26 October 2015

This monthly selection of articles has been carried out by Philippe Gugler and Damiano Lepori, the Center for Competitiveness, University of Fribourg. The entire selection, carried out since 2013, can be consulted on the academic articles page of our web.

Competition between Cities and Their Spatial Structure

By: Ago Takanori. Senshu University, RIETI Discussion Paper Series 15-E-110, 2015.

Abstract: “Spatial competition has dealt with a single city over which firms compete. This paper extends it to a model with multiple cities. Specifically, we construct a spatial Cournot model with circular cities where consumers can choose which city to go under the spatial distribution of firms as determined by a location-quantity game. As a result, firms can agglomerate at a point even in the circular cities in equilibrium due to their ability to enhance consumer surplus at their locating city and rob more consumers of the rival city if they agglomerate to commit to the lower price. A welfare analysis shows excess agglomeration.” [ABSTRACT FROM AUTHOR]


Technology and costs in international competitiveness: From countries and sectors to firms

By Giovanni Dosia, Marco Grazzib, and Daniele Moschella. Research Policy, Volume 44, Issue 10, Pages 1795-1814, 2015.

Abstract: “This paper examines the microfoundations of the determinants of international competitiveness. It does so within the broader “technology gap” perspective whereby wide technological and organizational differences ultimately shape the patterns of trade within sectors across countries and their dynamics. First, we take stock of the incumbent evidence on the relation between cost-related and technological competition at country and sectoral level. The overall picture indeed suggests that the countries’ sectoral market shares are mainly shaped by technological factors while cost advantages/disadvantages do not seem to play any significant role. But within any sector, within any country, firms widely differ. Hence the question: does this property apply also at a micro level? Here, we first propose a heuristic model based on a generalized Polya urn process yielding such a property and, then, empirically attempt to identify the underlying dynamics at the firm level using a large panel of Italian firms, over nearly two decades. Results show that also at micro level in most sectors investments and patents correlate positively both with the probability of being an exporter and with the capacity to acquire and to increase exports, whereas labour costs show a negative effect only in some sectors. The result is reinforced when separating the short- and long-run effects, highlighting the predominant impact of technological proxies and basically the irrelevance of wage costs.” [ABSTRACT FROM AUTHORS]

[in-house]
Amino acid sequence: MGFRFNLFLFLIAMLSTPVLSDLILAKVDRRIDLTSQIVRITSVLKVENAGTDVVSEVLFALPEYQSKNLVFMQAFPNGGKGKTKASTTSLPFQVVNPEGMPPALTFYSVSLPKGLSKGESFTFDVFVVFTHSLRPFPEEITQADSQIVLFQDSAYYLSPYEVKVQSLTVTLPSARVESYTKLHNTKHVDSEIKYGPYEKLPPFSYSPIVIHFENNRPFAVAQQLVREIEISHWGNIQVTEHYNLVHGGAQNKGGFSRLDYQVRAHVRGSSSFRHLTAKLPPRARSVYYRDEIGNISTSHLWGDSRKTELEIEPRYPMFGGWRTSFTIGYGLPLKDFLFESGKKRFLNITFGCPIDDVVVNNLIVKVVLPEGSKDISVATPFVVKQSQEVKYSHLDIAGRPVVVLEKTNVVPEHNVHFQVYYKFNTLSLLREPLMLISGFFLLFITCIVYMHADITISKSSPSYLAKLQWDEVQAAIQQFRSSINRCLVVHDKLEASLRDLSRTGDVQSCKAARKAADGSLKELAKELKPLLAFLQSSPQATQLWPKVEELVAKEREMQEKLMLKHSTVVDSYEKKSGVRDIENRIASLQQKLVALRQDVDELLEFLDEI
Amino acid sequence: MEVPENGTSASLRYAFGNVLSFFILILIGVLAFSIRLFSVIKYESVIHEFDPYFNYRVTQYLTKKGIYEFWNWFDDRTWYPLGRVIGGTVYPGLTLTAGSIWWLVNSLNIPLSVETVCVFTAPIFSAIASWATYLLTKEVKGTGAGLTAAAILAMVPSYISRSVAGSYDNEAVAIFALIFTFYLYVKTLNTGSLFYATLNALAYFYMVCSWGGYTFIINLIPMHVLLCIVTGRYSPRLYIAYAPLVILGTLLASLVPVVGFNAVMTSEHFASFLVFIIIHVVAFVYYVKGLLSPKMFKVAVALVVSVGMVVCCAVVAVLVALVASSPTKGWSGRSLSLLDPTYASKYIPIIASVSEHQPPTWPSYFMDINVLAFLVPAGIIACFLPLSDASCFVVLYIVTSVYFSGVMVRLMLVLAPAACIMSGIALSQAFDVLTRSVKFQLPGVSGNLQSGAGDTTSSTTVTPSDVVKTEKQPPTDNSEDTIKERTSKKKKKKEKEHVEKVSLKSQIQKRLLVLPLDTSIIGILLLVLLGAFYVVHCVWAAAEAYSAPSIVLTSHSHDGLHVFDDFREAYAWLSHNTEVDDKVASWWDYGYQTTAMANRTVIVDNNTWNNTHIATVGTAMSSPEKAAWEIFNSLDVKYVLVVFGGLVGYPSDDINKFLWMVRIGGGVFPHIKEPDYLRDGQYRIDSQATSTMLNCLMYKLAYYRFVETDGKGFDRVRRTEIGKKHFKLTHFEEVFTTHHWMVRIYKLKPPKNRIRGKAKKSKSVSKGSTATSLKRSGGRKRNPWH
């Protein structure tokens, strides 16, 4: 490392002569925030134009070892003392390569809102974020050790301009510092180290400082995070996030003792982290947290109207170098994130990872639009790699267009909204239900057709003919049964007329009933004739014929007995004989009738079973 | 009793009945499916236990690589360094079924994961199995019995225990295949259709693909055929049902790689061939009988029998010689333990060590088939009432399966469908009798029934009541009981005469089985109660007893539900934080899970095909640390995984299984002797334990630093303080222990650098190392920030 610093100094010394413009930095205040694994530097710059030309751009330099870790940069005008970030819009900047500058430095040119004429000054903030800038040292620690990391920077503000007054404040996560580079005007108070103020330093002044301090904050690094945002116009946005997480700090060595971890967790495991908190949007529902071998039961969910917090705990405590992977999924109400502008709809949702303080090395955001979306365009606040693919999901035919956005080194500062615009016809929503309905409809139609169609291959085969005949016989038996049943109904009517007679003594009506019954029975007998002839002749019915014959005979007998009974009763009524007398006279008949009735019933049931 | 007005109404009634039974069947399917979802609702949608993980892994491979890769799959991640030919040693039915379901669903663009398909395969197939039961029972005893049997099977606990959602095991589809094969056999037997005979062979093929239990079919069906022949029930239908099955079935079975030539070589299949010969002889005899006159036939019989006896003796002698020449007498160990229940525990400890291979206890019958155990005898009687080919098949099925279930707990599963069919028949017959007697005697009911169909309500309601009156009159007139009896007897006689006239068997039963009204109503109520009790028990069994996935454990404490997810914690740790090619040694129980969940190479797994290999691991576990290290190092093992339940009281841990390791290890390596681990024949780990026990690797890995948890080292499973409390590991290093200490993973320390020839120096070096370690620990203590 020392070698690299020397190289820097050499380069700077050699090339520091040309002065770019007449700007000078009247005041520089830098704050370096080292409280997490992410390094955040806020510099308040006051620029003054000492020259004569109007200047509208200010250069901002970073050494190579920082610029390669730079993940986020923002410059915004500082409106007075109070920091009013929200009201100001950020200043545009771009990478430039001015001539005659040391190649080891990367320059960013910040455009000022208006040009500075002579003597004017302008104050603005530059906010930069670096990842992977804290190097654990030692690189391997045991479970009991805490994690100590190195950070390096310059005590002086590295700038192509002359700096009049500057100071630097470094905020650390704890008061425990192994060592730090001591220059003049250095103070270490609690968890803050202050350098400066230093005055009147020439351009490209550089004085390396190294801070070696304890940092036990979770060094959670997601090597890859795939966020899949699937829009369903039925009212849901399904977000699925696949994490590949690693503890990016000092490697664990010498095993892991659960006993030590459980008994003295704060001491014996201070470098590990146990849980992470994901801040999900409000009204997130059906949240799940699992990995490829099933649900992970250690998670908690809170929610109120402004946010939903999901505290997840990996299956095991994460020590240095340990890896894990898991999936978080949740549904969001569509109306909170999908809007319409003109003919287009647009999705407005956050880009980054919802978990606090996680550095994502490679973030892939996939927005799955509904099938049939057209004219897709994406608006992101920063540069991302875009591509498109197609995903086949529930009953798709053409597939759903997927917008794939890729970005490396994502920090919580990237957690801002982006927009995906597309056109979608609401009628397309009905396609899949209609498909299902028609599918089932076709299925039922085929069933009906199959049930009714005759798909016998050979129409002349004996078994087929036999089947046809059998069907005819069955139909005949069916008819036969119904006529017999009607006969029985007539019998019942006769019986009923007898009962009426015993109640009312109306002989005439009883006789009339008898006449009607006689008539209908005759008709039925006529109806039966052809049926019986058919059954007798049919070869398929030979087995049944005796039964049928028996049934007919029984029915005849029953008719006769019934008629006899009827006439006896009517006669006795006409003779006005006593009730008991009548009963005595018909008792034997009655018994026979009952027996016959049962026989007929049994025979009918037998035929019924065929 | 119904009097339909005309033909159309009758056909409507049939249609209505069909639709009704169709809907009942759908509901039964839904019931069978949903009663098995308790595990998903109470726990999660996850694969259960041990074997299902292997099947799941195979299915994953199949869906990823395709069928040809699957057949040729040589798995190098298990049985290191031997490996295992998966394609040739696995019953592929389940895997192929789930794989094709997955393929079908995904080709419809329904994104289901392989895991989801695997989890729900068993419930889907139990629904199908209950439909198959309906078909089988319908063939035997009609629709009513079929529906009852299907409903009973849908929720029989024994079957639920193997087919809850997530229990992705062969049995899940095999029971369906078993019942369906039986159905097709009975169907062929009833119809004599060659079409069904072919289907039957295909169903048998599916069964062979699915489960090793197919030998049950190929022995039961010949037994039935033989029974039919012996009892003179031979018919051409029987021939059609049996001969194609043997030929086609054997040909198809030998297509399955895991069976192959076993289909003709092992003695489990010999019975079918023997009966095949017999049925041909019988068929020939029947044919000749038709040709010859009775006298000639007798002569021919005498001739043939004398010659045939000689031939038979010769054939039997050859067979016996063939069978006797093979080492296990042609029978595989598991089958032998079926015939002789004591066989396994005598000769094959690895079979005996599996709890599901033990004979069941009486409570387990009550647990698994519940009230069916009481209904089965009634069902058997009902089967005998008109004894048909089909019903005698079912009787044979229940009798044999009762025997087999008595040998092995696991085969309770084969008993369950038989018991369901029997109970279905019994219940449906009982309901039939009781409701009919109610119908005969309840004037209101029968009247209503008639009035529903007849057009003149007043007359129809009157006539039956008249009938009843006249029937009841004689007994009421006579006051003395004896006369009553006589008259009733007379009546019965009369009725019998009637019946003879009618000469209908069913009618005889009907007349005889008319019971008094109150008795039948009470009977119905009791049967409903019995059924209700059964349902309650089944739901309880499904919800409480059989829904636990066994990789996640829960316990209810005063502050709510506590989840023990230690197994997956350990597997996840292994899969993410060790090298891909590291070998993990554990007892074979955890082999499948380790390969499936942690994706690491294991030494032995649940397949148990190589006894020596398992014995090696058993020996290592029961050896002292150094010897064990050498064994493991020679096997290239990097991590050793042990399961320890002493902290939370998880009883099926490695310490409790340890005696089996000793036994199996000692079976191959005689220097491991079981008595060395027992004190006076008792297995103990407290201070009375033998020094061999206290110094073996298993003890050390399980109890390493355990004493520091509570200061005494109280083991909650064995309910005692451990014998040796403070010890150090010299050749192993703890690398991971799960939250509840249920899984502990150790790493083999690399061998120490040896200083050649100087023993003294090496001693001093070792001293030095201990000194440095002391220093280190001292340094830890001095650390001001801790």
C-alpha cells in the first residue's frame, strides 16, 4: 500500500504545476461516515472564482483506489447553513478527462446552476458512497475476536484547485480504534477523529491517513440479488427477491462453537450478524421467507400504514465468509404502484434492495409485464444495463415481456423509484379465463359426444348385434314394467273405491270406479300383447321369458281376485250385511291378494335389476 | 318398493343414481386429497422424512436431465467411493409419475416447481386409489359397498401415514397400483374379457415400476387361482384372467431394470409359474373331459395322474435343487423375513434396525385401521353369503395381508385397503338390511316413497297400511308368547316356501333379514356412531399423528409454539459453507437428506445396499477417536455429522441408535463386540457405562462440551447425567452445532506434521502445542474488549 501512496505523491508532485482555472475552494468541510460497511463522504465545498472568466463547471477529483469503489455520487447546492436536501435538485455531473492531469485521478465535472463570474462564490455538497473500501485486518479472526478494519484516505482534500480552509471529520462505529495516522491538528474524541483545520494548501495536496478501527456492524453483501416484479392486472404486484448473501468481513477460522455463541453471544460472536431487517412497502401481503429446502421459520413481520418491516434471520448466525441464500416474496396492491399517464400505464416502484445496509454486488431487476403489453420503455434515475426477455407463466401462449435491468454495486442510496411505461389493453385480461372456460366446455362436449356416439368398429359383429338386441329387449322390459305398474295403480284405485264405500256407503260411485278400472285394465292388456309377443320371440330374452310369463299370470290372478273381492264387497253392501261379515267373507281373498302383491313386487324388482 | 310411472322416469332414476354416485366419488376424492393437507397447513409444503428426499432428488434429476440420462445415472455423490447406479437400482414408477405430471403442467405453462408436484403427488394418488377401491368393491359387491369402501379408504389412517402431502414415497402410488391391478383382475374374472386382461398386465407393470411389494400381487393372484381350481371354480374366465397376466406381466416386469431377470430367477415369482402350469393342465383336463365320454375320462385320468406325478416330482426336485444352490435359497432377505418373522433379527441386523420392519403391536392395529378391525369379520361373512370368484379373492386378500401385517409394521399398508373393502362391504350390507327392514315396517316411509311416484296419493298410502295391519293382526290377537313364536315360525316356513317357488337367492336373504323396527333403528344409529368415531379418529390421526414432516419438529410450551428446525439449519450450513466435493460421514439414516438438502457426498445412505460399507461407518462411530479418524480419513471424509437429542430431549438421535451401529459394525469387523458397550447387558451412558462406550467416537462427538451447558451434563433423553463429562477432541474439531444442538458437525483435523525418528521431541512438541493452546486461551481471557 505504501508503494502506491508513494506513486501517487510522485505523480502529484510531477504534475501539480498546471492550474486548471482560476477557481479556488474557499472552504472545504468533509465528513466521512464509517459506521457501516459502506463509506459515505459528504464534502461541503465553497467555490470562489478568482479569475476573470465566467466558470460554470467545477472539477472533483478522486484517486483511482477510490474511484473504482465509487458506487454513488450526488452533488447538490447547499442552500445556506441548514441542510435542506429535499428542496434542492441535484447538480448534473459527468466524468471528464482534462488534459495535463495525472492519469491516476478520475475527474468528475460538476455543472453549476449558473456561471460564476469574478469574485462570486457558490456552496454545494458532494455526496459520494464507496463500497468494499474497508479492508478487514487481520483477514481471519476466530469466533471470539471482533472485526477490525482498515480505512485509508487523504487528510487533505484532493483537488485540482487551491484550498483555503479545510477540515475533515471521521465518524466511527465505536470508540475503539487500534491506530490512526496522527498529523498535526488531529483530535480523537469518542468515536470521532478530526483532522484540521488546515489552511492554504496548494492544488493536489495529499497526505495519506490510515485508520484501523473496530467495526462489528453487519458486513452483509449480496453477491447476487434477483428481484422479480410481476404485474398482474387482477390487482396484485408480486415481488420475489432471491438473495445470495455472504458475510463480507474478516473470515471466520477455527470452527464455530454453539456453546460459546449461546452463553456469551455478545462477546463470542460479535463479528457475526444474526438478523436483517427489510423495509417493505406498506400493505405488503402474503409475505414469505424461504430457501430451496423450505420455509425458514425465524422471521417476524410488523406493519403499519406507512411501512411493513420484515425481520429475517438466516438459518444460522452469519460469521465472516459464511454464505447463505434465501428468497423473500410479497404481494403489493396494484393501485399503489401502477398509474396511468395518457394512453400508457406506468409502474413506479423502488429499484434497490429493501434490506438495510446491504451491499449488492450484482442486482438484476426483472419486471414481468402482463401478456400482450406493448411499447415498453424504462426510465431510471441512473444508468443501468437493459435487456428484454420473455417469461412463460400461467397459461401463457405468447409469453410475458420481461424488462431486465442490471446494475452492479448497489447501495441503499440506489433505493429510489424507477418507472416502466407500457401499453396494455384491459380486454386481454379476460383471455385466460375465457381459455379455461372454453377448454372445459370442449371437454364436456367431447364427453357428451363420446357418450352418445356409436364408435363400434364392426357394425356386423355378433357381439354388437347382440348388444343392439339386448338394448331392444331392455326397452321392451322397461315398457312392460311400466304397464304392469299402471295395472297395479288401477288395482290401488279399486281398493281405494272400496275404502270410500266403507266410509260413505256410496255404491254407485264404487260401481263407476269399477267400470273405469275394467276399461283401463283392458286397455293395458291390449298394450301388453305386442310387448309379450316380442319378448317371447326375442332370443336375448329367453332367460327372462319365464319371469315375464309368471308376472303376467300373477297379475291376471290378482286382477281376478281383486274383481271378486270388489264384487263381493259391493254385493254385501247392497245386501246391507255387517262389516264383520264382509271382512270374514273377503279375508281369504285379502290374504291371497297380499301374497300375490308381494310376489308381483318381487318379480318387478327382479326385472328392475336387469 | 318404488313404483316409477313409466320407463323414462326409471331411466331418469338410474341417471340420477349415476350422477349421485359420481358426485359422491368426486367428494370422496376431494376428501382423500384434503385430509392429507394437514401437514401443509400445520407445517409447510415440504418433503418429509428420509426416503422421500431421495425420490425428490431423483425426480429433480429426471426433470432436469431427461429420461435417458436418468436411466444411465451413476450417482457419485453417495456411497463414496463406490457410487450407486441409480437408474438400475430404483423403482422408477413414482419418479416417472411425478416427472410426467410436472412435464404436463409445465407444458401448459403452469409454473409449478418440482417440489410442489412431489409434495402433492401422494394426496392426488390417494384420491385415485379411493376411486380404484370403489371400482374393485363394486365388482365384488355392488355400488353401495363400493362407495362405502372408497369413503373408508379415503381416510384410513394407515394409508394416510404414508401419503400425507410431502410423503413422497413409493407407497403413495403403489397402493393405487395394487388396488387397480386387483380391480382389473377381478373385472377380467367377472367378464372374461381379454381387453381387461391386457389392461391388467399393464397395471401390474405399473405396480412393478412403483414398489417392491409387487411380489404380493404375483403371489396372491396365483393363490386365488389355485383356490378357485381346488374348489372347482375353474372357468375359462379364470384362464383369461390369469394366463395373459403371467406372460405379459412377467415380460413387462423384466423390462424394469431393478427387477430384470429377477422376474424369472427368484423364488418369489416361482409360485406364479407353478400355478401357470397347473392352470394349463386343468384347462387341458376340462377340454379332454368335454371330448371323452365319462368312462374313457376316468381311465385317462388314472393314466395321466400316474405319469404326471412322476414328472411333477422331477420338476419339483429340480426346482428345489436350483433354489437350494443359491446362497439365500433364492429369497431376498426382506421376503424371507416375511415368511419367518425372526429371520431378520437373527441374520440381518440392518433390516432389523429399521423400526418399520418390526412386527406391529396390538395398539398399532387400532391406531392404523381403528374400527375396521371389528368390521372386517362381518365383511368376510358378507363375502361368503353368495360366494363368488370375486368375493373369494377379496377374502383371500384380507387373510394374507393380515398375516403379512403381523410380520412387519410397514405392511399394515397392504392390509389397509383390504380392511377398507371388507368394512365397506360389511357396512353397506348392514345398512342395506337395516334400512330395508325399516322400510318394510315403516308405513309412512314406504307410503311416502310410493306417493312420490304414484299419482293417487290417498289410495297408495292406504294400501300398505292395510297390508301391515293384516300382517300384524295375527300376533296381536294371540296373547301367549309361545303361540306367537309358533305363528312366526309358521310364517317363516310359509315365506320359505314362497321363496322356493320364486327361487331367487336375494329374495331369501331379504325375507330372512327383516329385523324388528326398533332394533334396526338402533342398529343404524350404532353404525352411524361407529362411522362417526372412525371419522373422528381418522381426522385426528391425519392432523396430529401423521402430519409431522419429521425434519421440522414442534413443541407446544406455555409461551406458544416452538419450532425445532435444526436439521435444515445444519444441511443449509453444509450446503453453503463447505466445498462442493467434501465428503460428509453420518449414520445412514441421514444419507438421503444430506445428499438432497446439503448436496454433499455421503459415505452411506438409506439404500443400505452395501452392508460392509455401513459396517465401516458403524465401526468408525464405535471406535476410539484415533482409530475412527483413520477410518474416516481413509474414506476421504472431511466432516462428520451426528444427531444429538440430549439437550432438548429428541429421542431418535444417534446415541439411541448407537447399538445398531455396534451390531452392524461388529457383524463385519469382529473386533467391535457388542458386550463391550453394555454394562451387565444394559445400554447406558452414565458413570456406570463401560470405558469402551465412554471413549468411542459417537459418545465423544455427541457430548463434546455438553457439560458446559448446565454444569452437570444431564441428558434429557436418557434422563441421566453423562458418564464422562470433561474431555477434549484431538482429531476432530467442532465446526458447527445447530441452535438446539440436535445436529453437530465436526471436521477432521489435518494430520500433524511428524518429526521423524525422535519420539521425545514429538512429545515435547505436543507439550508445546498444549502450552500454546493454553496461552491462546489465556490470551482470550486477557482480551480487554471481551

Absorptive capacity and space   

By Mário Alexandre Patrício Martins da Silva. Universidade do Porto, Faculdade de Economia do Porto, Working Papers 564, 2015.

Abstract: “In this paper, we assume that the absorptive capacity of firms located in a given region is positively influenced by territorial-dependent aspects, and analyze the effects of the spatial elements that explain the differences between territories to access and absorb external knowledge on the innovative performance of regions and the possibility of arising local increasing returns.” [ABSTRACT FROM AUTHOR]


Workforce location and equilibrium unemployment in a duocentric economy with matching frictions

By E. Lehmann, P.L. Montero Ledezma, and B. Van der Linden. Institut de Recherches Economiques et Sociales de l’Université catholique de Louvain, 2015.